Did you ever wonder just where and how the tradition began to make miniature golf courses double as Outsider Art sculpture gardens? No? Well, here's the answer anyway: it all started with Florida's Lee Koplin, who came from California to help make the Sunshine State a little kookier.
Miniature golf had been mildly popular in America since at least the 1920s, but it was Koplin who took the game one step beyond into the land of kitsch forevermore. It all started with a giant sphinx he'd dragged onto the course for decoration. He looked upon his works and saw that it was good. Next thing you know, he's got a giant monkey out there. And a dinosaur. And when someone offered him a giant imitation Easter Island head, how could he say no? Soon the decorations had become half the attraction. And something started happening that had rarely ever happened on a golf course, miniature or otherwise, before: people took pictures. And more pictures. And bought postcards with still more pictures. Koplin had, in his visceral and tacky style, found a way to make the world's most boring game interesting and the world was never the same again.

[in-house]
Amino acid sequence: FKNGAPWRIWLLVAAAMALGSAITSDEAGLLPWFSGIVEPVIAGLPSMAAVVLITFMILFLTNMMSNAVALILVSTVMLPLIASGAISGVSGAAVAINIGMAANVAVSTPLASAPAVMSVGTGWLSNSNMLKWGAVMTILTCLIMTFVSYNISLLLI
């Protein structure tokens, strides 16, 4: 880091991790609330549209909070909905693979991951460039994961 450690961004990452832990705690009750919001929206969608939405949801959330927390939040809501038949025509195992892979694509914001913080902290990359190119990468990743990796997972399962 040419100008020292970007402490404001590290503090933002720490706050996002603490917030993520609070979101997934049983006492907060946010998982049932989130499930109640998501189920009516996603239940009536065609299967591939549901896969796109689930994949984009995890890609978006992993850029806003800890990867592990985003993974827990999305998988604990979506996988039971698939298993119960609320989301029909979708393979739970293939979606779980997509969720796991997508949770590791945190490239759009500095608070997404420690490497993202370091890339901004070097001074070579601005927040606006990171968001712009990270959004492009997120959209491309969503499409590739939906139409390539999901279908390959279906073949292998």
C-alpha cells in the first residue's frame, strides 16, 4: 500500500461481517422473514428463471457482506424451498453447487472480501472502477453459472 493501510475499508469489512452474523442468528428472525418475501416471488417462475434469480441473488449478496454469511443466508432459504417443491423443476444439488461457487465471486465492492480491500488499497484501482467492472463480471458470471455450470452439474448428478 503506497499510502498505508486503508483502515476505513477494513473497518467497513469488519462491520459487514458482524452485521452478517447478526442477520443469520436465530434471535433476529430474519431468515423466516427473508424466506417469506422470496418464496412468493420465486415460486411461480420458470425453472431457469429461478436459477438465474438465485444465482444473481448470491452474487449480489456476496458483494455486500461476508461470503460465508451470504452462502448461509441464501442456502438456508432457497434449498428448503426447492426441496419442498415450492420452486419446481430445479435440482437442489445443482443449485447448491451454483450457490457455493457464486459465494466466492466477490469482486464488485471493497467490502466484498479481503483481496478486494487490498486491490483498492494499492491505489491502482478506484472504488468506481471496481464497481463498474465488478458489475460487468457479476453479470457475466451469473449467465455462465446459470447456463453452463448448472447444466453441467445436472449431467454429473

Before long, every other putt-putt and Tom Thumb golf place on Earth was emulating Koplin. Dinosaur Golf, Hillbilly Golf, Monster Golf, even Biblical Golf. Even courses like Pee Wee Golf in California, which Koplin and his brother had founded in 1948, reinvented itself with statues of ghosts and gorillas and sea monsters. In its heyday, Goofy Golf had many locations in many cities. Most are gone now, but their statues still turn up when you least expect - such as the big orange ex-Goofy Golf dinosaur who's now found employment outside a hippie smokeshop in Jacksonville or the Easter Island head that can today be seen at St. Pete Beach's Polynesian Putter.
Goofy Golf is still in the family - the original Panama City location is currently owned by Lee Koplin’s daughter Michelle. Find it at 12206 Front Beach Road, Panama City, FL. You can also scope it out on Google Maps here.